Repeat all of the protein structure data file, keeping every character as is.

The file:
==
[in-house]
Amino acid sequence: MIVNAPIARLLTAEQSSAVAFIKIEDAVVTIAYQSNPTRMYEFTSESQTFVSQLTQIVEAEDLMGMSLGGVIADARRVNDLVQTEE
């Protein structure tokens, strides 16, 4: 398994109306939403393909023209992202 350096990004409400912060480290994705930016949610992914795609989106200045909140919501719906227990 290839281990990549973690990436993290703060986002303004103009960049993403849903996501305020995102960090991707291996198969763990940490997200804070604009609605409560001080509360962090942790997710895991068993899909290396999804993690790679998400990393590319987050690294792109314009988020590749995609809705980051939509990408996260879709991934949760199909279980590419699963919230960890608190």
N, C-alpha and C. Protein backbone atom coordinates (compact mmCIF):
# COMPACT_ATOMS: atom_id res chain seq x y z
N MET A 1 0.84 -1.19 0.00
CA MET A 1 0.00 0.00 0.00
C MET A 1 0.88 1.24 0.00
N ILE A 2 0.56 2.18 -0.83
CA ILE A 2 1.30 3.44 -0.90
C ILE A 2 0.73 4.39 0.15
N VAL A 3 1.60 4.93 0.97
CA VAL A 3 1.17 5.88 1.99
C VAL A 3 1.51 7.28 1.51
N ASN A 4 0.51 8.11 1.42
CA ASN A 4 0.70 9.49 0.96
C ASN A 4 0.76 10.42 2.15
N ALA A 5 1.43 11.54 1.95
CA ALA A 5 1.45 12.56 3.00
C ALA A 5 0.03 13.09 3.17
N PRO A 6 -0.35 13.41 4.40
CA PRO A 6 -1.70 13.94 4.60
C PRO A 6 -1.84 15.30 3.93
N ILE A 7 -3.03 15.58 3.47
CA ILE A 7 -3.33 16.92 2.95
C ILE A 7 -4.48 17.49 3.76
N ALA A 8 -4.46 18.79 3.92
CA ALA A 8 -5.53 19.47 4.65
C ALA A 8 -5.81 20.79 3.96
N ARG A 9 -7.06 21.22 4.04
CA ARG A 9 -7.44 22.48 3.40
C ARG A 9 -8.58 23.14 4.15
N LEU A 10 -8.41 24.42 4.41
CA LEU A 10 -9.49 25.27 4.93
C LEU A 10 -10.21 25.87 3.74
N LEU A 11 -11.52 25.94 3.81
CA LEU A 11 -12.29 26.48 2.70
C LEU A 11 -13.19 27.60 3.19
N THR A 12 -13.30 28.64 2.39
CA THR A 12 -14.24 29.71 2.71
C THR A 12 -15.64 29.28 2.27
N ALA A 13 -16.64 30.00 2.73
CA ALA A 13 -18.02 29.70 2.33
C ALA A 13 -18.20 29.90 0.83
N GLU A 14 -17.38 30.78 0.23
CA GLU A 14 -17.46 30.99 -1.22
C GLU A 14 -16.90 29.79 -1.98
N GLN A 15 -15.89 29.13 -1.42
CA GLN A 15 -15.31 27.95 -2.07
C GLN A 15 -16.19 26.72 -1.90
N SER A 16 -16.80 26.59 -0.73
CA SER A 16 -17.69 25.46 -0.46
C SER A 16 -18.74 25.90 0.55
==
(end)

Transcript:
[in-house]
Amino acid sequence: MIVNAPIARLLTAEQSSAVAFIKIEDAVVTIAYQSNPTRMYEFTSESQTFVSQLTQIVEAEDLMGMSLGGVIADARRVNDLVQTEE
């Protein structure tokens, strides 16, 4: 398994109306939403393909023209992202 350096990004409400912060480290994705930016949610992914795609989106200045909140919501719906227990 290839281990990549973690990436993290703060986002303004103009960049993403849903996501305020995102960090991707291996198969763990940490997200804070604009609605409560001080509360962090942790997710895991068993899909290396999804993690790679998400990393590319987050690294792109314009988020590749995609809705980051939509990408996260879709991934949760199909279980590419699963919230960890608190």
N, C-alpha and C. Protein backbone atom coordinates (compact mmCIF):
# COMPACT_ATOMS: atom_id res chain seq x y z
N MET A 1 0.84 -1.19 0.00
CA MET A 1 0.00 0.00 0.00
C MET A 1 0.88 1.24 0.00
N ILE A 2 0.56 2.18 -0.83
CA ILE A 2 1.30 3.44 -0.90
C ILE A 2 0.73 4.39 0.15
N VAL A 3 1.60 4.93 0.97
CA VAL A 3 1.17 5.88 1.99
C VAL A 3 1.51 7.28 1.51
N ASN A 4 0.51 8.11 1.42
CA ASN A 4 0.70 9.49 0.96
C ASN A 4 0.76 10.42 2.15
N ALA A 5 1.43 11.54 1.95
CA ALA A 5 1.45 12.56 3.00
C ALA A 5 0.03 13.09 3.17
N PRO A 6 -0.35 13.41 4.40
CA PRO A 6 -1.70 13.94 4.60
C PRO A 6 -1.84 15.30 3.93
N ILE A 7 -3.03 15.58 3.47
CA ILE A 7 -3.33 16.92 2.95
C ILE A 7 -4.48 17.49 3.76
N ALA A 8 -4.46 18.79 3.92
CA ALA A 8 -5.53 19.47 4.65
C ALA A 8 -5.81 20.79 3.96
N ARG A 9 -7.06 21.22 4.04
CA ARG A 9 -7.44 22.48 3.40
C ARG A 9 -8.58 23.14 4.15
N LEU A 10 -8.41 24.42 4.41
CA LEU A 10 -9.49 25.27 4.93
C LEU A 10 -10.21 25.87 3.74
N LEU A 11 -11.52 25.94 3.81
CA LEU A 11 -12.29 26.48 2.70
C LEU A 11 -13.19 27.60 3.19
N THR A 12 -13.30 28.64 2.39
CA THR A 12 -14.24 29.71 2.71
C THR A 12 -15.64 29.28 2.27
N ALA A 13 -16.64 30.00 2.73
CA ALA A 13 -18.02 29.70 2.33
C ALA A 13 -18.20 29.90 0.83
N GLU A 14 -17.38 30.78 0.23
CA GLU A 14 -17.46 30.99 -1.22
C GLU A 14 -16.90 29.79 -1.98
N GLN A 15 -15.89 29.13 -1.42
CA GLN A 15 -15.31 27.95 -2.07
C GLN A 15 -16.19 26.72 -1.90
N SER A 16 -16.80 26.59 -0.73
CA SER A 16 -17.69 25.46 -0.46
C SER A 16 -18.74 25.90 0.55